Why Was Steven Seagal So Popular?
I decided to stream Steven Seagal’s 1990 hit action movie Hard To Kill for two reasons: I had never seen it and I wanted to know why this guy was ever a thing. And he was a legitimate box-office thing, starting with his big-screen debut in 1988. Seagal is a demigod in the pantheon of all-American movie champions, a group of handsome men who pretend to punch.
In Hard To Kill, Steven Seagal never sweats nor smiles. For one hour and forty minutes, he grimaces with quiet rage while chopping henchman in the throat with his big tomahawk steak hands. It’s the sort of move made by real men for real men to point at and say, “Yup, that’s a real man.”
There are two women in the movie. They both have sex with Seagal. One of them dies tragically for the sake of the plot. The other woman is a beautiful nurse caring for a John Doe in a coma. There’s a scene where she peeks under the sheets at the patient’s substantial genital organs. Guess what? That John Doe is actually Steven Seagal. Real men have gigantic hogs.
I’m tempted to say he was popular once upon a time but I think he’s still a pop culture icon. He was, after all, a movie star and a musician and from 2009–20014 he was the star of the reality TV show Steven Seagal: Lawman. I recently watched a video on TikTok of 68-year-old Steven Seagal defeating a boyish opponent during an exhibition Aikido match in Russia. He became a citizen of that country in 2016. I watched Seagal slowly go through the motions of a fight that was clearly choreographed — the young man content to dutifully fall on the mat a nanosecond before Seagal could connect.
The video has been viewed hundreds of thousands of times. There are commenters making fun of Seagal’s hair and goatee — they both look spray painted black. There are others who are still fans of the dude. I am in no position to make fun of gray hair, for one. So I’m not going to mock a man for the sin of aging, it happens to all of us. But I was never a fan of his. My favorite Seagal movie is probably the hostage rescue at 30,000 feet thriller Executive Decision and, to be honest, that’s really a Kurt Russell movie (and a low-key John Leguizamo one, too.)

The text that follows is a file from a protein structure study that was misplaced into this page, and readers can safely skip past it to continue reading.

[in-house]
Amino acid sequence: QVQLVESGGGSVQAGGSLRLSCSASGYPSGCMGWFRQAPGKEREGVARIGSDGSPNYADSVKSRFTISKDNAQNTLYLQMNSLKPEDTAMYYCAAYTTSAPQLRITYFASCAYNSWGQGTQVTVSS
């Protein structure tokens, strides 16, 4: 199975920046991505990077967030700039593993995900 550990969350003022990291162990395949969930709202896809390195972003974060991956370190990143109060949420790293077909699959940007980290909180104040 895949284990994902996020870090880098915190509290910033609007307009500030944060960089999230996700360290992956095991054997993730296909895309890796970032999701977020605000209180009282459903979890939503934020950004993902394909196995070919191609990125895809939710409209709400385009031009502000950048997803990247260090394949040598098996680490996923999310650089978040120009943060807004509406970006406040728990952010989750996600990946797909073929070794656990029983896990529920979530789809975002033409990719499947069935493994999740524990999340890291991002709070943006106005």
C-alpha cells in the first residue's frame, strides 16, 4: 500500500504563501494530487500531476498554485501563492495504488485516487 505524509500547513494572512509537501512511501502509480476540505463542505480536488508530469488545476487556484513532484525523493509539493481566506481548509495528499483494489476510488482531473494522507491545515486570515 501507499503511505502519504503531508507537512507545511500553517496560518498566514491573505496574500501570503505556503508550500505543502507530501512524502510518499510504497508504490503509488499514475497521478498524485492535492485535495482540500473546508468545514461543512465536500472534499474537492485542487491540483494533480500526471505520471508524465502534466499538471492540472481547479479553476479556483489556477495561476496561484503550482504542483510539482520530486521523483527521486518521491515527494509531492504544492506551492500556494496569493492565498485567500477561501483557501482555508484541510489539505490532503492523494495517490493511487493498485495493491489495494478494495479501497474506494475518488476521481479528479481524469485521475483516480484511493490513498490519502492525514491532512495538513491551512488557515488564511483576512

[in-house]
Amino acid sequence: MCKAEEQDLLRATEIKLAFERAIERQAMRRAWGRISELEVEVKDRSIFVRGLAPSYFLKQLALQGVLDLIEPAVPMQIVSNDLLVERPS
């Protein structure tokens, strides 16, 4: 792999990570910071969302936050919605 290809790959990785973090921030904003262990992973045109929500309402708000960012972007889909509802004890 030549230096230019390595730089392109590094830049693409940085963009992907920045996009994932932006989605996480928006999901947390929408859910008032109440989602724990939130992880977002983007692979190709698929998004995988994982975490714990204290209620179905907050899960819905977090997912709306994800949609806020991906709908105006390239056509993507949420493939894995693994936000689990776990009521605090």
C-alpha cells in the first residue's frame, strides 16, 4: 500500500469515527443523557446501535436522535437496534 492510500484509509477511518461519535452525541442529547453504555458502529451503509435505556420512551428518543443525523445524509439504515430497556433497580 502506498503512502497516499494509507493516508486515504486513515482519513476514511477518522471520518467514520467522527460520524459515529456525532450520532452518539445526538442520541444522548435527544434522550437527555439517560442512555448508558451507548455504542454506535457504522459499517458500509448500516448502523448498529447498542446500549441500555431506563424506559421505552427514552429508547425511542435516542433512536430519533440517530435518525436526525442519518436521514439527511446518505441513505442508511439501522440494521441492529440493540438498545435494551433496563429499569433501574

Seagal is a seventh-dan black belt in Aikido who started out as a martial arts instructor before pivoting into Hollywood playacting, which proved to be a lucrative move. He’s still making cheap movies.
In fact, I tried to watch a recent one called General Commander where Seagal plays a disgruntled former CIA superspy who goes rogue to avenge the death of a teammate. In the first few minutes, Seagal whispers a tough guy speech about the deep state and then we’re off to the death races. The movie is unwatchable but I will give him credit: he can keep a straight face behind tinted glasses while reading stilted red-blooded dialogue.
General Commander and Hard To Kill are both movies that distrust the government, so kudos to Seagal for maintaining that dramatic theme over the decades. There are generations of suburban libertarians who rest their heads on soft pillows and dream of vigilante justice. They also distrust the government, give or take a few loose right-wing cannons in law enforcement. So maybe Seagal has always spoken to that reactionary audience.